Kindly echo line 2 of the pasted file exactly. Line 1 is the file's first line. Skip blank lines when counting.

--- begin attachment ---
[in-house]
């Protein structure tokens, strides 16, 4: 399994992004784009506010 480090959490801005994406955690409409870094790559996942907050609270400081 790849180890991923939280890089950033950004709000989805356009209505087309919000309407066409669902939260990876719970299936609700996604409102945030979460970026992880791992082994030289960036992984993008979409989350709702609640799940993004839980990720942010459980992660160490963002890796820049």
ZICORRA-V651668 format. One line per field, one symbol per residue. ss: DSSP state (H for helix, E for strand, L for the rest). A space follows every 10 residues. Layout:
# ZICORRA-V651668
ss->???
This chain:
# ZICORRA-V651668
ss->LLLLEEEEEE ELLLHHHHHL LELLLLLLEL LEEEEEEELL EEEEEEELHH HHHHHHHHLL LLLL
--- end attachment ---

């Protein structure tokens, strides 16, 4: 399994992004784009506010 480090959490801005994406955690409409870094790559996942907050609270400081 790849180890991923939280890089950033950004709000989805356009209505087309919000309407066409669902939260990876719970299936609700996604409102945030979460970026992880791992082994030289960036992984993008979409989350709702609640799940993004839980990720942010459980992660160490963002890796820049």